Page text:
Flashcards in 9 - Head & Neck - The Eye Deck (30):
Which bones form the orbit?
- Sphenoid bone
- Ethmoid bone
- Frontal bone
- Lacrimal bone
- Maxillary bone
- Zygomatic bone
List the boundaries of the orbit:
Apex = Optic canal
Roof = Frontal + Sphenoid
Floor = Maxillary + Zygomatic
Lateral = Zygomatic + Sphenoid
Medial = Lacrimal + Ethmoid + Maxillary + Sphenoid
Which wall of the orbit is the weakest?
Base of orbit
Name the tissue of the eye to which the extra-ocular muscles attach to:
Why does the eye appear red if patient has conjunctivitis? Why does conjunctivitis not affect the iris or pupil?
- Blood vessels in the conjunctivae dilate due to inflammation
- Conjunctivae covers sclera up to the cornea (does not cover pupil/iris)
Which structures of the eye are avascular? How do they recieve nutrients?
via Aqueous humour
Name the tissues which form the outer tough layer of the eyeball:
Name the tissues which form the middle layer of the eyeball:
- Ciliary body
Which structure makes up the inner layer of the eyeball?
Which layer of the eyeball contains a rich network of blood vessels?
Middle layer (mainly in choroid)
Name the 3 chambers of the eyeball, and the fluid which fills each:
1) Anterior chamber - Aqueous humour
2) Posterior chamber - Aqueous humour
3) Vitreous chamber - Vitreous humour
How does the anterior chamber of the eye communicate with the posterior chamber?
Through the pupil
Which structures of the eye secrete aqueous humour?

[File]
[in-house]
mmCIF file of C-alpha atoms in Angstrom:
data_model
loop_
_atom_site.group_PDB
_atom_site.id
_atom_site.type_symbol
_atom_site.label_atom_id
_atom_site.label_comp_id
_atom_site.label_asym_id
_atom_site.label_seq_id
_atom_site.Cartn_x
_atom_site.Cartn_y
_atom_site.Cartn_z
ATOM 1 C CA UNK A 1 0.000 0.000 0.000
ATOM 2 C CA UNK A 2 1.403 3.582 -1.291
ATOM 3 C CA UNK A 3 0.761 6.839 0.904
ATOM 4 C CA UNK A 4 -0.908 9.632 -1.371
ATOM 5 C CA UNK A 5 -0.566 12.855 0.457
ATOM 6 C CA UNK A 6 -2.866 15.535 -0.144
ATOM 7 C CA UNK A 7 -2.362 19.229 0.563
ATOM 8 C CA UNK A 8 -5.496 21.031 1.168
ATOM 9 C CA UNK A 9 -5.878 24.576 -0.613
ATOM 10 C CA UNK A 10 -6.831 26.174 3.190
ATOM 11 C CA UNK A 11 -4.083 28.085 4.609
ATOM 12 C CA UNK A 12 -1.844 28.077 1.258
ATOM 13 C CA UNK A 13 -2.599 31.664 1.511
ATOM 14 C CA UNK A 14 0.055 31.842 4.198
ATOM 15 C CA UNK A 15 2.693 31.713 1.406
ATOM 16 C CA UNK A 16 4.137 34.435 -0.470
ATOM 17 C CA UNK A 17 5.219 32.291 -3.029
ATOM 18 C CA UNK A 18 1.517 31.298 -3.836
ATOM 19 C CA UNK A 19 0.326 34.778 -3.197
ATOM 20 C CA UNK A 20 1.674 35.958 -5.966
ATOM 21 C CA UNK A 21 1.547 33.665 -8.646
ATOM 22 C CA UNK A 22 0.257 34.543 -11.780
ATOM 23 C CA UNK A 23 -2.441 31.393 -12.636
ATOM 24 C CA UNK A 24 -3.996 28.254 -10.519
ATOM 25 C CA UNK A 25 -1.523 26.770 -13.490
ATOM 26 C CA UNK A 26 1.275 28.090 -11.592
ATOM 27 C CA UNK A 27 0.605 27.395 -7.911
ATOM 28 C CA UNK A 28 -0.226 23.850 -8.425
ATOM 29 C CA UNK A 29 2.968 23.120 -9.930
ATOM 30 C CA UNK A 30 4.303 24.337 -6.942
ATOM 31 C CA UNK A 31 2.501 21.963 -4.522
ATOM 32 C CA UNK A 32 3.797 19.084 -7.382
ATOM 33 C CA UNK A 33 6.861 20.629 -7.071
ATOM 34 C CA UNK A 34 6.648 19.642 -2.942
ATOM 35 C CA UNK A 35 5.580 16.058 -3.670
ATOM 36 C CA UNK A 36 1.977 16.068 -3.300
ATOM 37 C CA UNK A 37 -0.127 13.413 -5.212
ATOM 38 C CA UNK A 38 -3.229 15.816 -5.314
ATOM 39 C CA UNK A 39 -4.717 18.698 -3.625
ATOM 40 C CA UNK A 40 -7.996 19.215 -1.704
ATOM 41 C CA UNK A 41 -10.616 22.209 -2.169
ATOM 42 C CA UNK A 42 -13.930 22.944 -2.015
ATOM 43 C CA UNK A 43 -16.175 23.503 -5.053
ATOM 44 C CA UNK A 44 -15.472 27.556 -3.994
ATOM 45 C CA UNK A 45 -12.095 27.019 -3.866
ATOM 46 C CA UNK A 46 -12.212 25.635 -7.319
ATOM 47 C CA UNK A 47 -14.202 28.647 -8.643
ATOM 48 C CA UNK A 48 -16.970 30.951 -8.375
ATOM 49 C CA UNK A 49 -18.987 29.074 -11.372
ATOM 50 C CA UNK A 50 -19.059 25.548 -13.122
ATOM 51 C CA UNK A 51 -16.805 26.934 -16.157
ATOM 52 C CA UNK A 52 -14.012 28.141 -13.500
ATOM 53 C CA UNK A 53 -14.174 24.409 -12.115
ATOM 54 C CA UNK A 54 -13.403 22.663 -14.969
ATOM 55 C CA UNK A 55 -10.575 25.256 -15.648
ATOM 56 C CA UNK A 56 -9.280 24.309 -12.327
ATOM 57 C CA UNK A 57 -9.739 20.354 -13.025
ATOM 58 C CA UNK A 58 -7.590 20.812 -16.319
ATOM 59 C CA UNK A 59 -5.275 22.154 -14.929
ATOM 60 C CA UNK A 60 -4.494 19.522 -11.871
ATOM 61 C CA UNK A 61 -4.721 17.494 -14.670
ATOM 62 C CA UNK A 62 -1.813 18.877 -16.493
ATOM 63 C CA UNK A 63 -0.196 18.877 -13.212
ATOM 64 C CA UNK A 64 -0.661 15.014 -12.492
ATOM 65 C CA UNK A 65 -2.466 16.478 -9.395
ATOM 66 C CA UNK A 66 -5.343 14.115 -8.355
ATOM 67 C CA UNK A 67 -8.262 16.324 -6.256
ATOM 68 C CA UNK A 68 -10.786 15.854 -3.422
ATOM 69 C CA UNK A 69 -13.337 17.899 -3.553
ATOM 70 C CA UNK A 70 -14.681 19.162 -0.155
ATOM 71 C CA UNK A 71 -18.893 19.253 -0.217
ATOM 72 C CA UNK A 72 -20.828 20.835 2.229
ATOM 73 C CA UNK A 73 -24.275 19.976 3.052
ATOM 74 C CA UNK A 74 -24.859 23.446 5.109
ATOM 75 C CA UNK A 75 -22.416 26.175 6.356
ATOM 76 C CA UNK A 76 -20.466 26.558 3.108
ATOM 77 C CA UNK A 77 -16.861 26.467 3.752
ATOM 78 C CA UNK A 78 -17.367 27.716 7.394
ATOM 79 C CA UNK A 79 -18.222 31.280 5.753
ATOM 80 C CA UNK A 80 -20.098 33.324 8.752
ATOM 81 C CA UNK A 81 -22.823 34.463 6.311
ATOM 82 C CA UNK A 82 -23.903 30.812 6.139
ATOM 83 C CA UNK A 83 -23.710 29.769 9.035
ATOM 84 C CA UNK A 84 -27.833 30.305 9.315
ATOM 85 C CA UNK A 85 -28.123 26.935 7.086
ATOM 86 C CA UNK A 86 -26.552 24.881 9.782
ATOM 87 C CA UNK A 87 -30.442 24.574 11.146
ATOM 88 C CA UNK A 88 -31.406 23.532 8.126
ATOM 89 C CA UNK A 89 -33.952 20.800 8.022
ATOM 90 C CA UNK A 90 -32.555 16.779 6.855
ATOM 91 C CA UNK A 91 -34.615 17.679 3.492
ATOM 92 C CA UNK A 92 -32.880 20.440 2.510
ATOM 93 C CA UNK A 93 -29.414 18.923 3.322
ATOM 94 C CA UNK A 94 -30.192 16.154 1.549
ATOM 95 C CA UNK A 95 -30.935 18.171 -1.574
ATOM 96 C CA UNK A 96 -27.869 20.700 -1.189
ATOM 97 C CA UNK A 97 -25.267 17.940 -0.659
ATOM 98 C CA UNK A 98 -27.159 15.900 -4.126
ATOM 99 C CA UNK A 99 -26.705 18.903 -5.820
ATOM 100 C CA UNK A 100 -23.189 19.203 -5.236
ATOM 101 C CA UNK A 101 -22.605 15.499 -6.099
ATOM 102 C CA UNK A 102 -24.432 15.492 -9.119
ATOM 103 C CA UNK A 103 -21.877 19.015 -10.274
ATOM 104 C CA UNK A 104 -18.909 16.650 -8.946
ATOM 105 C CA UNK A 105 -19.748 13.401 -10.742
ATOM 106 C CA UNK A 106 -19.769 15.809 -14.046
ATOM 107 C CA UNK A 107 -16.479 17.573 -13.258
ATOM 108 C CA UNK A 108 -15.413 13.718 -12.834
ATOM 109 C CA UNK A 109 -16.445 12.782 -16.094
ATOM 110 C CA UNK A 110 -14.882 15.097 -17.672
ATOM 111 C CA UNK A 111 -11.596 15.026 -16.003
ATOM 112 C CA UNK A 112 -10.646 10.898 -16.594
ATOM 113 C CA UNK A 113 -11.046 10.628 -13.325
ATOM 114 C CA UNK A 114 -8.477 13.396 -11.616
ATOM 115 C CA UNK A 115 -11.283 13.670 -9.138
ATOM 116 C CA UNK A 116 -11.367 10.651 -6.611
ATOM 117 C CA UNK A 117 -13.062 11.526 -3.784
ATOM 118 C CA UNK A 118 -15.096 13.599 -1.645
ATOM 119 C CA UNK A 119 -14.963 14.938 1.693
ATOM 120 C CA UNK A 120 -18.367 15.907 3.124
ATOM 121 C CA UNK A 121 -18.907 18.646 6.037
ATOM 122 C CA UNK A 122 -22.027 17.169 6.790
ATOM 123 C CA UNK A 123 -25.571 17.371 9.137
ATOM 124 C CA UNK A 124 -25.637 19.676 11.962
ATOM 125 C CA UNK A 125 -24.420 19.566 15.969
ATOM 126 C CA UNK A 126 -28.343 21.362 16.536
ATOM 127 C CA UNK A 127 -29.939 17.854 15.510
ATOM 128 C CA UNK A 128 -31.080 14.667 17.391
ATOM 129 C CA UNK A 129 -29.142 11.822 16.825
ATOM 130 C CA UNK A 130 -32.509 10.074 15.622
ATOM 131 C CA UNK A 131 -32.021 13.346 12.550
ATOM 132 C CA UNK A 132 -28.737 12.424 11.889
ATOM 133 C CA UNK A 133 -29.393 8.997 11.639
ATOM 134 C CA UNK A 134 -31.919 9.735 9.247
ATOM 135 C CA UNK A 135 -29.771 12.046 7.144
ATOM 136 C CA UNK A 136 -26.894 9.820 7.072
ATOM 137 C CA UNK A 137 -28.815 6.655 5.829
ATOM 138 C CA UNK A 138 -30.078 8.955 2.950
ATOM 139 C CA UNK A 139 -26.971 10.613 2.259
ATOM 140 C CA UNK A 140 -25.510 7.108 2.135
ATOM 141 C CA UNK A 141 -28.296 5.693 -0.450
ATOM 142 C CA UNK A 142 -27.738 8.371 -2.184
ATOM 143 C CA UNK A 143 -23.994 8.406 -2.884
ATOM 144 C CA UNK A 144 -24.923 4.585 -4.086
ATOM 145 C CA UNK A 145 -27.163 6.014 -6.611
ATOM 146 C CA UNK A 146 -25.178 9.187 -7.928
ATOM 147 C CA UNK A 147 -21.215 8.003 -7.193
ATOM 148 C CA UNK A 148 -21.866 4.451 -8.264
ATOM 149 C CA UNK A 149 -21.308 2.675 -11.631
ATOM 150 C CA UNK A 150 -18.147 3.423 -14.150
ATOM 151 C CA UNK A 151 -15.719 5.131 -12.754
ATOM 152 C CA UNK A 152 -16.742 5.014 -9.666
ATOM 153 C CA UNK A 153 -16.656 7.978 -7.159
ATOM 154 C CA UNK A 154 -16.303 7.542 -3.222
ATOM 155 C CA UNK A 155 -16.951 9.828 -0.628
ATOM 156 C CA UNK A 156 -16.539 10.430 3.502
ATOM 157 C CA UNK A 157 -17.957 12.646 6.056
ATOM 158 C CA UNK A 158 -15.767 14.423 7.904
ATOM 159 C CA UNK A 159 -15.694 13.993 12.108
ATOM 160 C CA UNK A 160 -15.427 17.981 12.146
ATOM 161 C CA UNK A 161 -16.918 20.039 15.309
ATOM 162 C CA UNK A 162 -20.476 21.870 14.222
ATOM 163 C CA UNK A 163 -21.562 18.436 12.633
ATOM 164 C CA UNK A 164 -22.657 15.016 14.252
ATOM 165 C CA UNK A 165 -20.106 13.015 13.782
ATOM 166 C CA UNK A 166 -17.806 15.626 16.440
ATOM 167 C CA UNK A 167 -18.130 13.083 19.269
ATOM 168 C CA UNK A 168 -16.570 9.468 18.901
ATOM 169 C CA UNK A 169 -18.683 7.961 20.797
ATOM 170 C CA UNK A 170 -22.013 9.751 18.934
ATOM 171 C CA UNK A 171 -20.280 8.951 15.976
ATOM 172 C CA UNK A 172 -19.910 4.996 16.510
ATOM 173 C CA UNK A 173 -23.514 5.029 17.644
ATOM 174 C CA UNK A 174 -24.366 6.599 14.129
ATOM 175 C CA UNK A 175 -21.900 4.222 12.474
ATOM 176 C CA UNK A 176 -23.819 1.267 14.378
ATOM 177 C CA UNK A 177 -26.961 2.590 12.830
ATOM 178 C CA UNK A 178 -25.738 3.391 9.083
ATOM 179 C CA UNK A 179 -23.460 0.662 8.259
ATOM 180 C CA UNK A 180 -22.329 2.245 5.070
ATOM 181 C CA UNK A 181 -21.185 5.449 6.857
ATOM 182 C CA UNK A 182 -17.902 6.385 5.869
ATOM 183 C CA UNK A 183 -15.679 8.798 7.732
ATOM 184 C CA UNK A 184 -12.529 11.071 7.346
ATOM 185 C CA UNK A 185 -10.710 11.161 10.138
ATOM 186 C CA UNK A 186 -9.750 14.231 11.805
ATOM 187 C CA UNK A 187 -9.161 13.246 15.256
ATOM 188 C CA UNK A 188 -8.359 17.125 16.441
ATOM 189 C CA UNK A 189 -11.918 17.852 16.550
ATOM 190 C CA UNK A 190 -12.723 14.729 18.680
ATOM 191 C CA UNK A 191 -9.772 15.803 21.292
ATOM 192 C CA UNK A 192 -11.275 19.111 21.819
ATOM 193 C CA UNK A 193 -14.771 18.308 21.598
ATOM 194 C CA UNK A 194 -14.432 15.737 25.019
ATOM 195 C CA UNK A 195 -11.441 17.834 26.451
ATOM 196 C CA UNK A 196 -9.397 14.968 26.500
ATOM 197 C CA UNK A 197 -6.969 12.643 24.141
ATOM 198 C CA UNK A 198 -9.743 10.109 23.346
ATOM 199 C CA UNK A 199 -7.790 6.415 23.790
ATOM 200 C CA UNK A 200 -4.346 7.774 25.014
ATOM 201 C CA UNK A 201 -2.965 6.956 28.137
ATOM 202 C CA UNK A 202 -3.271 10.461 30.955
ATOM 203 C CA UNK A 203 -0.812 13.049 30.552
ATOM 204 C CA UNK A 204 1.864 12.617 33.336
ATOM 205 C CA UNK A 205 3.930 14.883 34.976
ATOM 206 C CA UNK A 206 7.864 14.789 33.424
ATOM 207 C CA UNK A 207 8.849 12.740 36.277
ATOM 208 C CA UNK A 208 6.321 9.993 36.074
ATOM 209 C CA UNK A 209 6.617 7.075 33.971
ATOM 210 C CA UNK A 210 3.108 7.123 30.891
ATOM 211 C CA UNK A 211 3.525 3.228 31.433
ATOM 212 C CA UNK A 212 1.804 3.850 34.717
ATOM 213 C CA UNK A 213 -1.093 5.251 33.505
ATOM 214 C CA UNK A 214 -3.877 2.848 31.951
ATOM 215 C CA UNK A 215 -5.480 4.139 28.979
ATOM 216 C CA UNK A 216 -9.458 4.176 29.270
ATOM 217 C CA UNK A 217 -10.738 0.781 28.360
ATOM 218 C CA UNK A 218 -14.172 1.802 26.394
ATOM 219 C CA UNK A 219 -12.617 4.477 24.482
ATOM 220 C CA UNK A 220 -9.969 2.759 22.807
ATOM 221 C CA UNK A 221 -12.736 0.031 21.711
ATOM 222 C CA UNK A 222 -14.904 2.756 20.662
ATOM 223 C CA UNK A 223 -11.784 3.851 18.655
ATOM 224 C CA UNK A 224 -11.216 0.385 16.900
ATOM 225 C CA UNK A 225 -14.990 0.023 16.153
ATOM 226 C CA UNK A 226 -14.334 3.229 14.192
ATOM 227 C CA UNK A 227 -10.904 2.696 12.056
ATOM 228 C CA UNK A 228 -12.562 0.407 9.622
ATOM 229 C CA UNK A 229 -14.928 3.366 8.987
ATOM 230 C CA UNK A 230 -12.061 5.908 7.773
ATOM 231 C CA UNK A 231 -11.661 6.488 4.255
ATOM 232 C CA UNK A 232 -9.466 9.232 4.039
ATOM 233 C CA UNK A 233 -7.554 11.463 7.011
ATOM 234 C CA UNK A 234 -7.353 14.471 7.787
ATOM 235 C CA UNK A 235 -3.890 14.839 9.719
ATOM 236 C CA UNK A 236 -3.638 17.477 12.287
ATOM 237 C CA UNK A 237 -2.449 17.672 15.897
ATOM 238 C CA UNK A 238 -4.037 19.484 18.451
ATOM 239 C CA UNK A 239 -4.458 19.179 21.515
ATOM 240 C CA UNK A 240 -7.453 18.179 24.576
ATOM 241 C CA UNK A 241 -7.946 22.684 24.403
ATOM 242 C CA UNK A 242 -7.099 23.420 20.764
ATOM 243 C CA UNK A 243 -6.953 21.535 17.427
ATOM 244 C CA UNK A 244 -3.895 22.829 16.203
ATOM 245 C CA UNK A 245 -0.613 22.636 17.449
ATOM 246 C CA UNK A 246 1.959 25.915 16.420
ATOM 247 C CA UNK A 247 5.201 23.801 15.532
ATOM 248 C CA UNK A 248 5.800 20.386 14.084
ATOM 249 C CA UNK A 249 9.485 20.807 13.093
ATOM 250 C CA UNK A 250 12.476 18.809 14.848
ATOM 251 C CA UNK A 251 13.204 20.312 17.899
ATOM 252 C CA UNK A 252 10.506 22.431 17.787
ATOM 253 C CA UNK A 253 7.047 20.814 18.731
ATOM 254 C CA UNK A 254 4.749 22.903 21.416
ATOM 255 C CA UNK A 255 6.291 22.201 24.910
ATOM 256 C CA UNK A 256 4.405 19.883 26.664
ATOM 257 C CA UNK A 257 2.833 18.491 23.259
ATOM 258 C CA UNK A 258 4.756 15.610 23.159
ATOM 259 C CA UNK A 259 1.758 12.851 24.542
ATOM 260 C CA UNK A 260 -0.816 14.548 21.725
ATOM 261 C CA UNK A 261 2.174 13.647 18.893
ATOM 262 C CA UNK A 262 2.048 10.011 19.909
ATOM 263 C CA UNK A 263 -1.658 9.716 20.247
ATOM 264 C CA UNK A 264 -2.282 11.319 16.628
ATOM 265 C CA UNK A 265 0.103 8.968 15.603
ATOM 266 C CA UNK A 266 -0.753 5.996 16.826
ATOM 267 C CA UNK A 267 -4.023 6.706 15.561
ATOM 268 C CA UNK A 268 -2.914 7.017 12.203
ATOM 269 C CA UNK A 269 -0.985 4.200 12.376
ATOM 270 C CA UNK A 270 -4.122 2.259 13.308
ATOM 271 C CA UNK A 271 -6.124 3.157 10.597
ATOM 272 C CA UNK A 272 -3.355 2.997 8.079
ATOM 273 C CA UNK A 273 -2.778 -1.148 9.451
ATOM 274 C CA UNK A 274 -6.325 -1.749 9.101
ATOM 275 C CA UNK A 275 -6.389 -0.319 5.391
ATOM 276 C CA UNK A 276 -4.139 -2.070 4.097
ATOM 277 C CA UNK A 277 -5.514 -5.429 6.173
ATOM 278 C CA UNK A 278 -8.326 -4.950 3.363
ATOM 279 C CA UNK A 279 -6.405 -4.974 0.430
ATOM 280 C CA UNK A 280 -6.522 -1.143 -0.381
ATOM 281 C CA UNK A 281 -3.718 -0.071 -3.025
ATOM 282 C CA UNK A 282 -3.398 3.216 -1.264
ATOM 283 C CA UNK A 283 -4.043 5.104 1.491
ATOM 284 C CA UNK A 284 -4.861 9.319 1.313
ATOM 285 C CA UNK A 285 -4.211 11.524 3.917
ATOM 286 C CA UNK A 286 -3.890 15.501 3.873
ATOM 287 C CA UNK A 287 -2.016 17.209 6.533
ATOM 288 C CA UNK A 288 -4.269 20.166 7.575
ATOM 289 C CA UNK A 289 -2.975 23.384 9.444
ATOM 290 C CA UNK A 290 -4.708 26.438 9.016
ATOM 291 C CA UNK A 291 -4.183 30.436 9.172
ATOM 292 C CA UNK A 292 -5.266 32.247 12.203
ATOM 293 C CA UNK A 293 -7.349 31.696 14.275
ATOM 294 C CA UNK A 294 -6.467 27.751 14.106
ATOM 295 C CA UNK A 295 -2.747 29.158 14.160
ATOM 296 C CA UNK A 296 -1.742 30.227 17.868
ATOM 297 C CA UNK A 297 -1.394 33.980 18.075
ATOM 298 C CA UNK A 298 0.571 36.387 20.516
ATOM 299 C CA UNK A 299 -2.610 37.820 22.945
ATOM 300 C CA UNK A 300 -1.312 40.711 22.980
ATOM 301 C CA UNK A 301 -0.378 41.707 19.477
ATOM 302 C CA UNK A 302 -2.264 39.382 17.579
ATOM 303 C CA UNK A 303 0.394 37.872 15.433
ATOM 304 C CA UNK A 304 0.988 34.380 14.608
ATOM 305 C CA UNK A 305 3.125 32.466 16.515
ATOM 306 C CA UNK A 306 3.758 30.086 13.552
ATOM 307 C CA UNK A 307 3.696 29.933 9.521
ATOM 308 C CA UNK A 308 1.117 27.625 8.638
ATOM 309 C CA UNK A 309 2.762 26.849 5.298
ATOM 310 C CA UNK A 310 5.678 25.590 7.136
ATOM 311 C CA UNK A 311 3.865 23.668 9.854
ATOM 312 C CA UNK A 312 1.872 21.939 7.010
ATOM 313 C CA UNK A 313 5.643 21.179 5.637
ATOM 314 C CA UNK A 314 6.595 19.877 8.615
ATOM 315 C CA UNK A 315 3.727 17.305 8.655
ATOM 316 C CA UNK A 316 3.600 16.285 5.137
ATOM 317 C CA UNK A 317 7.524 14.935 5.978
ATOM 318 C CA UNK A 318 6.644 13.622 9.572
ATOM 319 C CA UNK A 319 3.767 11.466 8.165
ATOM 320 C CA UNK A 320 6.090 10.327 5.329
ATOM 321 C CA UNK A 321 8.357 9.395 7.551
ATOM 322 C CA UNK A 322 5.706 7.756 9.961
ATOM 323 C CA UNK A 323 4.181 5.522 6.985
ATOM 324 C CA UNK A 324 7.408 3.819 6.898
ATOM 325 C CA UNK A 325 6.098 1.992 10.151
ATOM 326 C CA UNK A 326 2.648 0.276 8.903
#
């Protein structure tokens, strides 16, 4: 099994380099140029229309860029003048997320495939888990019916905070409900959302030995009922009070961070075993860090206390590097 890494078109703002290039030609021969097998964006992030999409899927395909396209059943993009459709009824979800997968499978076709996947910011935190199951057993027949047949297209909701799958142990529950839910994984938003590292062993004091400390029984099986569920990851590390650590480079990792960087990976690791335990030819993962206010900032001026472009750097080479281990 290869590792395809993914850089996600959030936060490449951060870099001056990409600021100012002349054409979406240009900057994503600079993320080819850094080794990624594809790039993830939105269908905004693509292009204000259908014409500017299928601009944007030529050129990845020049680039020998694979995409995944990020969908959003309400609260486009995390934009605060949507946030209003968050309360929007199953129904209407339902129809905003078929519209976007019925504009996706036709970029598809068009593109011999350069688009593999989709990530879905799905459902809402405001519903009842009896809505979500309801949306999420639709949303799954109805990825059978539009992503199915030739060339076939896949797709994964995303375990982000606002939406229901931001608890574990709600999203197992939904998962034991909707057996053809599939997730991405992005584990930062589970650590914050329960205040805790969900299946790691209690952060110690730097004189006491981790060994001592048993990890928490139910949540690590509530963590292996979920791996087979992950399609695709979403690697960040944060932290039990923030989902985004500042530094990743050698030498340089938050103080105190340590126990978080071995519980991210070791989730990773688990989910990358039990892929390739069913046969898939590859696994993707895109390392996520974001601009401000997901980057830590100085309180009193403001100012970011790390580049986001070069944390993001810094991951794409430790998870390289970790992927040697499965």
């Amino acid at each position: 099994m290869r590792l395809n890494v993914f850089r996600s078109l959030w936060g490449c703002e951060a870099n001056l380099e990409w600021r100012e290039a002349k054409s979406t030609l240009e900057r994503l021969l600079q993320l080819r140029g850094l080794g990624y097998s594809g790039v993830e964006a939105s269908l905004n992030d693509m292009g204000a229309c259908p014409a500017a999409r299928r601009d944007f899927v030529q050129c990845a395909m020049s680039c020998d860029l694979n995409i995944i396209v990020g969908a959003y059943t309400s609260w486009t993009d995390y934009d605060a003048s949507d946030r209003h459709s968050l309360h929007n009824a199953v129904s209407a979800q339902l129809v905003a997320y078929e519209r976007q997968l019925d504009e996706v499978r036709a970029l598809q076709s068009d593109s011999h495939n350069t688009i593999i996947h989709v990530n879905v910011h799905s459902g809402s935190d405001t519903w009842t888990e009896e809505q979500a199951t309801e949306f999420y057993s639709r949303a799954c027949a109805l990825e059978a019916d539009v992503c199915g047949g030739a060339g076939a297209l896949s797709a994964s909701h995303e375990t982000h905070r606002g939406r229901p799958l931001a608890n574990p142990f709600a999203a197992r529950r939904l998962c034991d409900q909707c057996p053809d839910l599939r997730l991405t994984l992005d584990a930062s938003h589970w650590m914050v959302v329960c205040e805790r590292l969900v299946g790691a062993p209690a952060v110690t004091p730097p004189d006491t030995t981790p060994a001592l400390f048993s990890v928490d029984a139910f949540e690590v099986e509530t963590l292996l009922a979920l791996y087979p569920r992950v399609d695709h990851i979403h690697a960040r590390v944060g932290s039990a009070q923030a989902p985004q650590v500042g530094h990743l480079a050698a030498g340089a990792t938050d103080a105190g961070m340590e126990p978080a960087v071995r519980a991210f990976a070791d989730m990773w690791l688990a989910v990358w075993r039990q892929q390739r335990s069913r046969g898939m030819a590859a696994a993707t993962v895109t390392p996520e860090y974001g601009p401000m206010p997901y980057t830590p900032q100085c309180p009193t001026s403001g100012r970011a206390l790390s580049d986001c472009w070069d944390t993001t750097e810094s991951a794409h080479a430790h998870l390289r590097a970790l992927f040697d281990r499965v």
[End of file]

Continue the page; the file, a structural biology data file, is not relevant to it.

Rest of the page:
- Ciliary body
- Ciliary processes
What are the roles of the ciliary body?
- Controls thickness and focus of lens
- Varies opening of trabeculae meshwork
- Secretes aqueous humour
Describe the drainage of aqueous humour into the venous system:
- Through Irido-corneal angle
- Into canal of Schlemm via trabecular meshwork
Name the 3 canals which open into the orbit, and which bone they lie in:
- Superior orbital fissure
- Inferior orbital fissure
- Optic canal
= Sphenoid bone
Which structures run in the optic canal?
- Optic nerve
- Ophthalmic artery
Which structures run in the superior orbital fissure?
- Oculomotor nerve (sup. + inf. branches)
- Trochlear nerve
- Abducens nerve
- Ophthalmic nerve (frontal, lacrimal + nasociliary branches)
- Superior ophthalmic vein
Which structure runs in the inferior orbital fissure?
- Inferior ophthalmic vein
What is a 'blow-out fracture'?
Fracture of orbit, usually medial wall + floor
What is Reiter's syndrome?
Conjunctivitis, arthritis + urethritis
- Autoimmune reactive arthritis due to bacterial infection
What is the classical presentation of an Oculomotor nerve lesion?
- Fully dilated pupil
- 'Down-and-out' eye
Why may someone with a facial nerve palsy have to consistently dab eye due to constant weeping?
Paralysis of orbicularis oculi
= Inferior eyelid pulls away, exposing cornea
= Constant irritation
= Increased lacrimal secretion
What is cataracts? Who does it commonly affect?
Opacification of the lens
= reduced vision
= reduced acuity
= reduced contrast sensitivity
Diabetics, smokers, elderly
What is Presbyopia?
The natural long-sightedness occurring with age, due to loss of elasticity of lens
How does retinal detachment present? What causes these symptoms?
Blurring of vision, black dots/streaks, sudden flashes of light
Retina detaches from choroid (which contains blood supply), leading to avascular necrosis of retina.
Name the most common type of glaucoma:
What is open-angle glaucoma?
Increased intra-ocular pressure due to blockage within trabecular meshwork of eye = damaged optic nerve
Develops slowly and painlessly.
Signs = optic disc cupping, loss of visual field
What is the treatment for open-angle glaucoma?
- Eyedrops to reduce aqueous humour production: beta-blockers ie Timolol
- Surgery (trabeculectomy)